By Jim Saunders, The News Service of Florida
TALLAHASSEE — Florida lawmakers this month approved a controversial bill that is expected to make it harder to put citizens’ initiatives on the ballot.
The bill (HB 5) would place additional restrictions on gathering the hundreds of thousands of petition signatures needed to reach the ballot. For 2020 ballot proposals, supporters need to submit 76,632 valid signatures to trigger a review by the Florida Supreme Court. If justices sign off on the proposed ballot wording, supporters then would need to submit 766,200 signatures for the measures to go before voters.
Gov. Ron DeSantis is expected to sign the bill, which, among other things, would prevent petition-gatherers from being paid based on the number of signatures they collect — a change that is expected to drive up costs.
But amid the likely changes, petition signatures have continued pouring into the state Division of Elections in recent weeks, with two initiatives ready for Supreme Court review and others nearing that initial threshold.
Here are seven initiatives to watch in the coming months as petition gathering, Supreme Court reviews and the effects of the new legislation play out:
— UTILITY DEREGULATION: The political committee Citizens for Energy Choices is pursuing a proposal that would overhaul the state’s electric utility industry. In part, the proposal calls for wholesale and retail electricity markets to “be fully competitive so that electricity customers are afforded meaningful choices among a wide variety of competing electricity providers.” The proposal, which faces fierce opposition from state leaders, business groups and utilities, is scheduled for an Aug. 28 Supreme Court hearing. Signature submitted: 250,010.
— MINIMUM WAGE: Led by prominent Orlando attorney John Morgan, the political committee Florida For A Fair Wage is proposing to gradually increase the state’s minimum wage to $15 an hour. Under the proposal, the minimum wage would go to $10 an hour on Sept. 30, 2021 and increase by $1 each year until it hits $15 an hour on Sept. 30, 2026. The state’s minimum wage this year is $8.46 an hour. Morgan also led a 2016 drive that broadly legalized medical marijuana. The Supreme Court has not set a hearing date. Signatures submitted: 178,548.
— CITIZENSHIP OF VOTERS: The political committee Florida Citizen Voters is backing a proposal that would change part of the state Constitution that now says, “Every citizen of the United States who is at least eighteen years of age and who is a permanent resident of the state, if registered as provided by law, shall be an elector of the county where registered.” The proposal would change that wording to: “Only a citizen of the United States who is at least eighteen years of age and who is a permanent resident of the state, if registered as provided by law, shall be an elector of the county where registered.” Signatures submitted: 75,413.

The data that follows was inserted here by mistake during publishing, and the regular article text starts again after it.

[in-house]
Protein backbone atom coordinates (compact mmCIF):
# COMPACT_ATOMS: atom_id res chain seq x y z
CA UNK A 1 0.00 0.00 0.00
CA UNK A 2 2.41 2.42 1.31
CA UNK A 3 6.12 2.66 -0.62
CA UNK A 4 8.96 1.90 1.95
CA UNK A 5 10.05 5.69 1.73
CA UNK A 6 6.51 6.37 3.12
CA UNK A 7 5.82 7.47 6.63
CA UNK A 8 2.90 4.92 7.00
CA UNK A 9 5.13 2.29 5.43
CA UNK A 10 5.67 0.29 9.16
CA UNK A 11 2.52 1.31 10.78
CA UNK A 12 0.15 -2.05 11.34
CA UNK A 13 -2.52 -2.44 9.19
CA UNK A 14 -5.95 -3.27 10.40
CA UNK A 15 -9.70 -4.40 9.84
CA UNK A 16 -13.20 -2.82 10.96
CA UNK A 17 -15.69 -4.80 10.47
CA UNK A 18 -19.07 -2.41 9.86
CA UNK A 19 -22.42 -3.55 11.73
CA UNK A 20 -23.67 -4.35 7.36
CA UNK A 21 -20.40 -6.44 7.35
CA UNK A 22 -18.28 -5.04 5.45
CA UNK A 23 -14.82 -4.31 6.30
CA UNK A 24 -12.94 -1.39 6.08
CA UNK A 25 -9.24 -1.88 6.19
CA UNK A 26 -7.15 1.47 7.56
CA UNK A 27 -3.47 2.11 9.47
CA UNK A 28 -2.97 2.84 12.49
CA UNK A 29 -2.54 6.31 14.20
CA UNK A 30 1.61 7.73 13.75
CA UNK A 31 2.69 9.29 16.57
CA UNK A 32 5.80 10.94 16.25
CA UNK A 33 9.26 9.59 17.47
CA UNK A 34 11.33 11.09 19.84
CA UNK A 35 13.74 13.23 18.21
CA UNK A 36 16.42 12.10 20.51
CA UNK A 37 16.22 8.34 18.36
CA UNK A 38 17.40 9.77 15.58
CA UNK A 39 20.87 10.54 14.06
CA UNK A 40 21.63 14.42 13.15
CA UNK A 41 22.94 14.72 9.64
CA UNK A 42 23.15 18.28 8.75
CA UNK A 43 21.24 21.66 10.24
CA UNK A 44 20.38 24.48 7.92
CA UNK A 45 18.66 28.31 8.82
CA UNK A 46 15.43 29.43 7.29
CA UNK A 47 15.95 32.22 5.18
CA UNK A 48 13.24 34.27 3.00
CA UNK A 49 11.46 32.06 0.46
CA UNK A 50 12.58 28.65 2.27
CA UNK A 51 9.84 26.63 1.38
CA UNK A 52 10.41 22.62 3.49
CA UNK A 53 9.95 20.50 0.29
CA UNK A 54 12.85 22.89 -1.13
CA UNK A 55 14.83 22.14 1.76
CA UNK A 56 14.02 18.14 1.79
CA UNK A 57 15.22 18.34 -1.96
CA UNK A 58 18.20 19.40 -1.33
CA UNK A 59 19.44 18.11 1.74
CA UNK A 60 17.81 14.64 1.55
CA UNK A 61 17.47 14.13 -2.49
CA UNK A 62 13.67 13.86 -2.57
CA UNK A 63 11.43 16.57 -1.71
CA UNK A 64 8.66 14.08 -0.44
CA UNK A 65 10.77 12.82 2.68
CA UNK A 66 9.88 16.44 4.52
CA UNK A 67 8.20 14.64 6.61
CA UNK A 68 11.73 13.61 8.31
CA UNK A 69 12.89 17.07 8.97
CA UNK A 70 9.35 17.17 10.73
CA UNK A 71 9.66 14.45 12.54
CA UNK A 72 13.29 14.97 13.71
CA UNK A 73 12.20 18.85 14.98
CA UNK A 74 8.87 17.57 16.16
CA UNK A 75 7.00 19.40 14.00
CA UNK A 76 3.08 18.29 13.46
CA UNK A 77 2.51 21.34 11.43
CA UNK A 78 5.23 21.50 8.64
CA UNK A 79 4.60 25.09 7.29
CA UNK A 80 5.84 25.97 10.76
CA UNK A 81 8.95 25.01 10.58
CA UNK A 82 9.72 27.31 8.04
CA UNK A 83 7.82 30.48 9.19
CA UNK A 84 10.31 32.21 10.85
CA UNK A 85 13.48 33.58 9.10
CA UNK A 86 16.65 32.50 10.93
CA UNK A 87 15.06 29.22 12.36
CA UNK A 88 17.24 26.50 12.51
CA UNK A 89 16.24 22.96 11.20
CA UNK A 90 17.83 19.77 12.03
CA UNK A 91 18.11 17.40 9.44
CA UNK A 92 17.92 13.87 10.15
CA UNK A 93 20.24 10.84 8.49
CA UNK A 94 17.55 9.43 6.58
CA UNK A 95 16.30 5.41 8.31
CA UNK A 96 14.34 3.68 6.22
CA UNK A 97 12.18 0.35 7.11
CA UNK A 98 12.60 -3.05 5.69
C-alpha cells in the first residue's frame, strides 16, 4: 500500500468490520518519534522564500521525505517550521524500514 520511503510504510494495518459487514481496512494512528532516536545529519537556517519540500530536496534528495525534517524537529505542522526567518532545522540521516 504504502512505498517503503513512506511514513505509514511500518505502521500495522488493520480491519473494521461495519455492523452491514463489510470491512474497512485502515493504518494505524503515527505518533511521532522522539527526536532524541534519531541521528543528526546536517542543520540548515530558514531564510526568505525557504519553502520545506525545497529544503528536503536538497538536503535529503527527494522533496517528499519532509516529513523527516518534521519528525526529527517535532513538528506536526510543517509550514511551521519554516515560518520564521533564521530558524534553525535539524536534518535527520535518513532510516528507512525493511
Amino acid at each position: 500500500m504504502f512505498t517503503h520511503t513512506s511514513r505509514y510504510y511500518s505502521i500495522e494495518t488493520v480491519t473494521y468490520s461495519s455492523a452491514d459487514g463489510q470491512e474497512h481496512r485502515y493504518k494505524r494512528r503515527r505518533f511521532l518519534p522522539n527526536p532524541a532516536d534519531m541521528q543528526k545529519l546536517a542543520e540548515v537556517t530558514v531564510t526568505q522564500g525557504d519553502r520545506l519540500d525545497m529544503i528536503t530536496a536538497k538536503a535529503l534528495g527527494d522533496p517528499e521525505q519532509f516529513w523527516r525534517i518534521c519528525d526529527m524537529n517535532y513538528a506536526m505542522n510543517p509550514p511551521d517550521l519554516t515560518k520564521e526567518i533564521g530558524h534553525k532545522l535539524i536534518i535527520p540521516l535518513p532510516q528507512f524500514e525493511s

— MEDICAID EXPANSION: The political committee Florida Decides Healthcare is pursuing a proposed that would expand Medicaid coverage to many low-income adults who are not currently eligible. Such an expansion is optional for states under the federal Affordable Care Act, better known as Obamacare, and would apply to people whose incomes are up to 138 percent of the federal poverty level. Numerous other states have expanded coverage in recent years, but Florida lawmakers have rejected the idea. Signatures submitted: 70,539.
— MARIJUANA LEGALIZATION: Though it has received relatively little statewide coverage, a proposal to legalize marijuana for personal use is getting close to the threshold for Supreme Court review. The proposal by the committee Sensible Florida says, in part, “In the interest of the efficient use of law enforcement resources, enhancing revenue for public purposes, and individual freedom, the people of the State of Florida find and declare that the use of cannabis should be legal for persons twenty-one years of age or older.” Signatures submitted: 64,560.
— ASSAULT WEAPONS: Florida lawmakers last year rejected calls to ban assault-style weapons after the mass shooting at Marjory Stoneman Douglas High School in Parkland. The political committee Ban Assault Weapons Now is trying to put the issue on the 2020 ballot. The proposal defines the weapons as “semiautomatic rifles and shotguns capable of holding more than 10 rounds of ammunition at once, either in fixed or detachable magazine, or any other ammunition-feeding device.” Signatures submitted: 51,546.
— PRIMARY ELECTIONS: The political committee All Voters Vote, which is seeking to revamp Florida’s primary-election system, has submitted relatively few signatures. But it is backed by prominent Miami-Dade County health-care executive Mike Fernandez, who contributed $2.25 million last month. Under the proposal, all registered voters would be able to cast ballots in primaries, regardless of political affiliation. The two candidates getting the most votes in each primary would advance to the general election. Signatures submitted: 4,710.